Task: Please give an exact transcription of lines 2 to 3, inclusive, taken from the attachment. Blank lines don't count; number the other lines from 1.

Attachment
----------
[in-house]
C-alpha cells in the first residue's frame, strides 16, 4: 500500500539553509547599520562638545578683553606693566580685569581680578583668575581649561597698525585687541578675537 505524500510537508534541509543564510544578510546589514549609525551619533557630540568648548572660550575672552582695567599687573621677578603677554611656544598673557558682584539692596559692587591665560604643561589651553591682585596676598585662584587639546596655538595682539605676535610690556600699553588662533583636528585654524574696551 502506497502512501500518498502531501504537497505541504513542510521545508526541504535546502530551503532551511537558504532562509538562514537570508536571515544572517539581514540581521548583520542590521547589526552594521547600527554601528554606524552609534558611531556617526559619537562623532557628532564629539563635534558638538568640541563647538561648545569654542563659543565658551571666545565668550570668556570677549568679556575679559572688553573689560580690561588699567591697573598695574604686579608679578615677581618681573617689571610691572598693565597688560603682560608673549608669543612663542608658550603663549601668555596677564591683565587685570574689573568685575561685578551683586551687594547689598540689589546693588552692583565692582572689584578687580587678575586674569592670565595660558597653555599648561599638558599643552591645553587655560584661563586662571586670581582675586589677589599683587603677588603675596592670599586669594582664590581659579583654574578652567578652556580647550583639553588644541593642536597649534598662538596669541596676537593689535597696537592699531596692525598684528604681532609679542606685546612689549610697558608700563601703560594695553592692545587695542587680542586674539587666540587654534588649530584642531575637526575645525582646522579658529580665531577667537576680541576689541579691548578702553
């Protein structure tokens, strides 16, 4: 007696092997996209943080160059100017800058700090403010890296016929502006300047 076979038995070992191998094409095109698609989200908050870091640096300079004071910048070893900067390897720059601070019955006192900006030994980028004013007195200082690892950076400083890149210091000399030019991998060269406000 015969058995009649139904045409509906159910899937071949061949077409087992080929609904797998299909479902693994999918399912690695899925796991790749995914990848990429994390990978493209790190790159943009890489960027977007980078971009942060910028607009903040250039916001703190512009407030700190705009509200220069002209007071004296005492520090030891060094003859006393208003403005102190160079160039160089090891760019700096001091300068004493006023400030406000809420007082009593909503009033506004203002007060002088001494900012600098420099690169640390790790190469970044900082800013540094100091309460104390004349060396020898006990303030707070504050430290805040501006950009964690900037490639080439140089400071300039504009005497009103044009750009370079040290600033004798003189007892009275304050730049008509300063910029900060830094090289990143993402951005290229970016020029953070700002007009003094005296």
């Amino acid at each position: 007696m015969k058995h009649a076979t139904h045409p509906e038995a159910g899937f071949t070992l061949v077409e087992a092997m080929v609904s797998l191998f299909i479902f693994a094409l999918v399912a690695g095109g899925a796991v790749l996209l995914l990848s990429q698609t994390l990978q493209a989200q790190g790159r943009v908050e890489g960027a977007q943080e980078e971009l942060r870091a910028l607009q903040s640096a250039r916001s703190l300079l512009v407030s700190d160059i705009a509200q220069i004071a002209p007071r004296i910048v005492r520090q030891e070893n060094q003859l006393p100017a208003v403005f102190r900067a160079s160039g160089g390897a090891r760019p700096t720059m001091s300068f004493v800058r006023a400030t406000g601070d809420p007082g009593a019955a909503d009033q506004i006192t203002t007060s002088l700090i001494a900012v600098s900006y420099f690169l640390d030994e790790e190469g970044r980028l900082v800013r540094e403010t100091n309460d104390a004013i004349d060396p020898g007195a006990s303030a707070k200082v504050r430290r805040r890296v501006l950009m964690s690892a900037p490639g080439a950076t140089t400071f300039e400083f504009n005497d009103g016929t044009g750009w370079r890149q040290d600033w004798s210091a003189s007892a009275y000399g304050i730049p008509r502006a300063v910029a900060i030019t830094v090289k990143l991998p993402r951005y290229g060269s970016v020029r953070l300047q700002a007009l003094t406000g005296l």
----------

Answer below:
C-alpha cells in the first residue's frame, strides 16, 4: 500500500539553509547599520562638545578683553606693566580685569581680578583668575581649561597698525585687541578675537 505524500510537508534541509543564510544578510546589514549609525551619533557630540568648548572660550575672552582695567599687573621677578603677554611656544598673557558682584539692596559692587591665560604643561589651553591682585596676598585662584587639546596655538595682539605676535610690556600699553588662533583636528585654524574696551 502506497502512501500518498502531501504537497505541504513542510521545508526541504535546502530551503532551511537558504532562509538562514537570508536571515544572517539581514540581521548583520542590521547589526552594521547600527554601528554606524552609534558611531556617526559619537562623532557628532564629539563635534558638538568640541563647538561648545569654542563659543565658551571666545565668550570668556570677549568679556575679559572688553573689560580690561588699567591697573598695574604686579608679578615677581618681573617689571610691572598693565597688560603682560608673549608669543612663542608658550603663549601668555596677564591683565587685570574689573568685575561685578551683586551687594547689598540689589546693588552692583565692582572689584578687580587678575586674569592670565595660558597653555599648561599638558599643552591645553587655560584661563586662571586670581582675586589677589599683587603677588603675596592670599586669594582664590581659579583654574578652567578652556580647550583639553588644541593642536597649534598662538596669541596676537593689535597696537592699531596692525598684528604681532609679542606685546612689549610697558608700563601703560594695553592692545587695542587680542586674539587666540587654534588649530584642531575637526575645525582646522579658529580665531577667537576680541576689541579691548578702553
């Protein structure tokens, strides 16, 4: 007696092997996209943080160059100017800058700090403010890296016929502006300047 076979038995070992191998094409095109698609989200908050870091640096300079004071910048070893900067390897720059601070019955006192900006030994980028004013007195200082690892950076400083890149210091000399030019991998060269406000 015969058995009649139904045409509906159910899937071949061949077409087992080929609904797998299909479902693994999918399912690695899925796991790749995914990848990429994390990978493209790190790159943009890489960027977007980078971009942060910028607009903040250039916001703190512009407030700190705009509200220069002209007071004296005492520090030891060094003859006393208003403005102190160079160039160089090891760019700096001091300068004493006023400030406000809420007082009593909503009033506004203002007060002088001494900012600098420099690169640390790790190469970044900082800013540094100091309460104390004349060396020898006990303030707070504050430290805040501006950009964690900037490639080439140089400071300039504009005497009103044009750009370079040290600033004798003189007892009275304050730049008509300063910029900060830094090289990143993402951005290229970016020029953070700002007009003094005296």